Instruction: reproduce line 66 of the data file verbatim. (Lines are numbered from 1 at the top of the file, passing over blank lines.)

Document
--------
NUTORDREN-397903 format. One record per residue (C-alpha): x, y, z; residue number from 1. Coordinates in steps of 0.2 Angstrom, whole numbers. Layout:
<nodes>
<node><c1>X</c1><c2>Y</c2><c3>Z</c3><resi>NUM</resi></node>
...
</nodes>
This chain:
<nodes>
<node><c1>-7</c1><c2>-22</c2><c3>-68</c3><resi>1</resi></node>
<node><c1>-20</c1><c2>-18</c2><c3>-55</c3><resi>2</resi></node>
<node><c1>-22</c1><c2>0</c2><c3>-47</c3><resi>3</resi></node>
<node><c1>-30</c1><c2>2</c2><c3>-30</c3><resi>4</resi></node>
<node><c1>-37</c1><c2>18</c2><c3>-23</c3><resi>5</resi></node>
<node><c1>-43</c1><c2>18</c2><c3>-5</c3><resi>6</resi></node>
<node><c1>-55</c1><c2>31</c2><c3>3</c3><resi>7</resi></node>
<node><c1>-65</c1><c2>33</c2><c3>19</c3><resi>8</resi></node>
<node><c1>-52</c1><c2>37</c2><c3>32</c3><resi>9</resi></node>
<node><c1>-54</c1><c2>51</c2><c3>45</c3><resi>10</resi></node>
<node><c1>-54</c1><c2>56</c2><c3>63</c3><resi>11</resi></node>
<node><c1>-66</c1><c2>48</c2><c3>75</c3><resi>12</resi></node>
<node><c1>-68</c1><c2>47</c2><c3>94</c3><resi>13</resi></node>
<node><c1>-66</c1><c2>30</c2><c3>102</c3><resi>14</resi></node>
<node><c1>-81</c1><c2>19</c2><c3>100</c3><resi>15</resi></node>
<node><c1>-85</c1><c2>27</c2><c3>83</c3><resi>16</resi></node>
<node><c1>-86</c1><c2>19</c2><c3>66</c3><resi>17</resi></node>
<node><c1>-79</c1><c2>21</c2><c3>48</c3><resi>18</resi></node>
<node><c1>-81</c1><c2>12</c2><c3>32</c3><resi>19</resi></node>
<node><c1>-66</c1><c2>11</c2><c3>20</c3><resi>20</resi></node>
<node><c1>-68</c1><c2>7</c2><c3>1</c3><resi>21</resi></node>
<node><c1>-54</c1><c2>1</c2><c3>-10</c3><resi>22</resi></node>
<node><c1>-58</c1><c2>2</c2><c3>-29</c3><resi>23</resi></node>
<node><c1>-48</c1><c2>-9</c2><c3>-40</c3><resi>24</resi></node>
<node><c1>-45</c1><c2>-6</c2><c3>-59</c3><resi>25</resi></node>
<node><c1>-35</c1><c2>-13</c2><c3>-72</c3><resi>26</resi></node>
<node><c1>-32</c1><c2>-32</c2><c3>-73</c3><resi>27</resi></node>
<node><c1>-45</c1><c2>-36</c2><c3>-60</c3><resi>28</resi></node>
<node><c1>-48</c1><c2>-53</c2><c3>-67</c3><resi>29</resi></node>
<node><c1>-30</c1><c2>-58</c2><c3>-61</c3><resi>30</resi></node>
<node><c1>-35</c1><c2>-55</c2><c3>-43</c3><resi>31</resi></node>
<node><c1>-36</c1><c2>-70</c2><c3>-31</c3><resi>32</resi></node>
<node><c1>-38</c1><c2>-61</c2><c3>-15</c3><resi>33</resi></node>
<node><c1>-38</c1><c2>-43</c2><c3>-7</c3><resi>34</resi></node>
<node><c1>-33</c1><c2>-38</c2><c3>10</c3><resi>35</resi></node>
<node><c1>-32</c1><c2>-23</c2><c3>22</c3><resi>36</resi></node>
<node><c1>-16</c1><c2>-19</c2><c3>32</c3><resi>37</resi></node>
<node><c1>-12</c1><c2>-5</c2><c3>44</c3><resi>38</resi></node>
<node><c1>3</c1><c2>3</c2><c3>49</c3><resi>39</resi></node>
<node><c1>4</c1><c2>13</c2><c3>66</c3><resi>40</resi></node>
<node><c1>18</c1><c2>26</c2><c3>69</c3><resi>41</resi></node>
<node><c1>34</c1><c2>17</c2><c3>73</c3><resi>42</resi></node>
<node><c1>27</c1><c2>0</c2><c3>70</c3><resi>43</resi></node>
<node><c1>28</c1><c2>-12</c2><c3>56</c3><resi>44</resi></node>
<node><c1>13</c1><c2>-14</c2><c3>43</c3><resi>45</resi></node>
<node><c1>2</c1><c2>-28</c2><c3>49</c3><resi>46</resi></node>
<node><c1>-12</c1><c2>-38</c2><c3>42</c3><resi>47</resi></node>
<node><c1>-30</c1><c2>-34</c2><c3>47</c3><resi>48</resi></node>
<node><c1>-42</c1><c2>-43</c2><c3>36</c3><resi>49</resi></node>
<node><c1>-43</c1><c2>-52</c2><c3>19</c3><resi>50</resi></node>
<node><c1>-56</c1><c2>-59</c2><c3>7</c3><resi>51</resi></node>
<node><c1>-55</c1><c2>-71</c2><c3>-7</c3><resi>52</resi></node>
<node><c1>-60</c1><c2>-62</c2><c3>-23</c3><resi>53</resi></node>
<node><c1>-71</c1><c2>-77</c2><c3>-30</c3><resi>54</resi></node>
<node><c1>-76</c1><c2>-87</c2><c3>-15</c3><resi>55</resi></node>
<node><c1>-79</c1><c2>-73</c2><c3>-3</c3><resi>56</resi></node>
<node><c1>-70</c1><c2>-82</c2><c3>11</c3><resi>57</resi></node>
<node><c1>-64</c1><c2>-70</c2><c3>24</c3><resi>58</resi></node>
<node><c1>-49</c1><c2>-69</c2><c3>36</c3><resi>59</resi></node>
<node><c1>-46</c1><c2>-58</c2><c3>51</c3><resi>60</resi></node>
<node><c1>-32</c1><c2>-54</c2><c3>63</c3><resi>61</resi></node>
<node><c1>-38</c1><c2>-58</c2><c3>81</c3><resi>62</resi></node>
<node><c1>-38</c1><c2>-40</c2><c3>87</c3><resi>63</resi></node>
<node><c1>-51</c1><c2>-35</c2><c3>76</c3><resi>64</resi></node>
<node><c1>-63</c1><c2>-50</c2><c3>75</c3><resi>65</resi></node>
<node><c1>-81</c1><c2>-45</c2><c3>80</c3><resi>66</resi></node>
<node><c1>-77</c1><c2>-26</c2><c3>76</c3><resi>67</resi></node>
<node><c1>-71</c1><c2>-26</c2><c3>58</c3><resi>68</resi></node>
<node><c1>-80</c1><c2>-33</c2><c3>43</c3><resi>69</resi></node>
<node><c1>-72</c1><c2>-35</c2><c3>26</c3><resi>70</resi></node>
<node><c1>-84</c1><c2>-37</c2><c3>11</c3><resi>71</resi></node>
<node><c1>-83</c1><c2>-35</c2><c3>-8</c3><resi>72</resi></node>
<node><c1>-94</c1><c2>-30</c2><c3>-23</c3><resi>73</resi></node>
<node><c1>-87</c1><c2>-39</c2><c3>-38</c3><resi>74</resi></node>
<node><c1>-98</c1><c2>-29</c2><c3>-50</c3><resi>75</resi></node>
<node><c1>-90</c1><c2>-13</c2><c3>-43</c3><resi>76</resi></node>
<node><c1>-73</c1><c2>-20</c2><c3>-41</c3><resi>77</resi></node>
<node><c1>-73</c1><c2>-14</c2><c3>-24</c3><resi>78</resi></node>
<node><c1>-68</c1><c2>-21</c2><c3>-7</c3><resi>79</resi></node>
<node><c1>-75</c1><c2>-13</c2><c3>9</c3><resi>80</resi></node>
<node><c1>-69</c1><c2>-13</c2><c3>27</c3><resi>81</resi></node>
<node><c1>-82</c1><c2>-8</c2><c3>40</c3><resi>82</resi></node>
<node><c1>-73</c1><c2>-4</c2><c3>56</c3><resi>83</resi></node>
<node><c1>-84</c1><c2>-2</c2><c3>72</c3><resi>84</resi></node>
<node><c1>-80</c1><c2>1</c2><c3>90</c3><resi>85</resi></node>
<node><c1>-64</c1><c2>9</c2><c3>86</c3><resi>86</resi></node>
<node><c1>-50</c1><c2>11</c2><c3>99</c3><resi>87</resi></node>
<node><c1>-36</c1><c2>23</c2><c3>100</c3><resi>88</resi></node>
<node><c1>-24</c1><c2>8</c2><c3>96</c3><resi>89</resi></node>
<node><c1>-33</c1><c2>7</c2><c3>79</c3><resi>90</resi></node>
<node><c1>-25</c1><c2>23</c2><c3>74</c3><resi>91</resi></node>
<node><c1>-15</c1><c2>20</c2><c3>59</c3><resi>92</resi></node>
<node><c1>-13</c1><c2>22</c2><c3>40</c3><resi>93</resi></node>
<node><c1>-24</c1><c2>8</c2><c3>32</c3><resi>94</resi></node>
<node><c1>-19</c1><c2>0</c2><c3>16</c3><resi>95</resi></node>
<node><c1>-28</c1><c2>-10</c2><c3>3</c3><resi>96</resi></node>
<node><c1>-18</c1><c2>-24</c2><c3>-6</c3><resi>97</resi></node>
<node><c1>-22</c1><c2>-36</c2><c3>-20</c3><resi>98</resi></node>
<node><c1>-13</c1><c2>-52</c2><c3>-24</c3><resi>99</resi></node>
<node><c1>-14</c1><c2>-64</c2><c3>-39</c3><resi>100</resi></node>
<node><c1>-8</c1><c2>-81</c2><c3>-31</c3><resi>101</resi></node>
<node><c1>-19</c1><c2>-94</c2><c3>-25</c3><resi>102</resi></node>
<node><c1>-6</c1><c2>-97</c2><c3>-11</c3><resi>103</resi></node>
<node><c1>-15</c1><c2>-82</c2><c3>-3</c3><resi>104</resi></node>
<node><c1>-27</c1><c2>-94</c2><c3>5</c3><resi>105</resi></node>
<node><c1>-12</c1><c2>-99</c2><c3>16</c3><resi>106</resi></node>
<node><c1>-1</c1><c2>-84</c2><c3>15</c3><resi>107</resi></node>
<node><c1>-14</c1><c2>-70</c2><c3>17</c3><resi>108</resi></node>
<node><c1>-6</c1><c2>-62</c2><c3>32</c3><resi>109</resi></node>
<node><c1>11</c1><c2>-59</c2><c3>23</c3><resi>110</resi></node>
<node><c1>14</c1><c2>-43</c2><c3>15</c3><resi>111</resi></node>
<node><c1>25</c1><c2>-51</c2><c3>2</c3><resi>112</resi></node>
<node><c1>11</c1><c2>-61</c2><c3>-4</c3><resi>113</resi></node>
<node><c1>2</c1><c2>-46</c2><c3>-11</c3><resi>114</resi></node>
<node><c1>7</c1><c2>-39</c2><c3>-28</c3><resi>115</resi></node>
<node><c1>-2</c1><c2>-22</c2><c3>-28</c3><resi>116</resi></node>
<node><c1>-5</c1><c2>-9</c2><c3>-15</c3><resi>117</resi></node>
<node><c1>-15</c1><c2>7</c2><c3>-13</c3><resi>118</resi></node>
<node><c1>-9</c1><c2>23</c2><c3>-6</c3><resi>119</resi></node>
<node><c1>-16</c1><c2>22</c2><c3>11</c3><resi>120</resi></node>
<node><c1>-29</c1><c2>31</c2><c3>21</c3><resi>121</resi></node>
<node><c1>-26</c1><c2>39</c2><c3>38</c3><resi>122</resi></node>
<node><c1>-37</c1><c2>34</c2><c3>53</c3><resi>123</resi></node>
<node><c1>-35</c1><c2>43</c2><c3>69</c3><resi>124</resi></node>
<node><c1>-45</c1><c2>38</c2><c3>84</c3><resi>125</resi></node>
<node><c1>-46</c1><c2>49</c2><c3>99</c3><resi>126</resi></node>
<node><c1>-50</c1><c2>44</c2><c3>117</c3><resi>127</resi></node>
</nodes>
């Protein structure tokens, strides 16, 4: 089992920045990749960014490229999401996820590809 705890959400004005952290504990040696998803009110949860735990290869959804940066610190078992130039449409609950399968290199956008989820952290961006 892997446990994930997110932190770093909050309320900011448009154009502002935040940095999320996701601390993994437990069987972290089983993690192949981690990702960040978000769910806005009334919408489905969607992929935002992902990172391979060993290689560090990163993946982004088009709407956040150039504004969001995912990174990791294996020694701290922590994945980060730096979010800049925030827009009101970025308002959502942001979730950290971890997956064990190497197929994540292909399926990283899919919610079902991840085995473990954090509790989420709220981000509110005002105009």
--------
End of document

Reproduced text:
<node><c1>-49</c1><c2>-69</c2><c3>36</c3><resi>59</resi></node>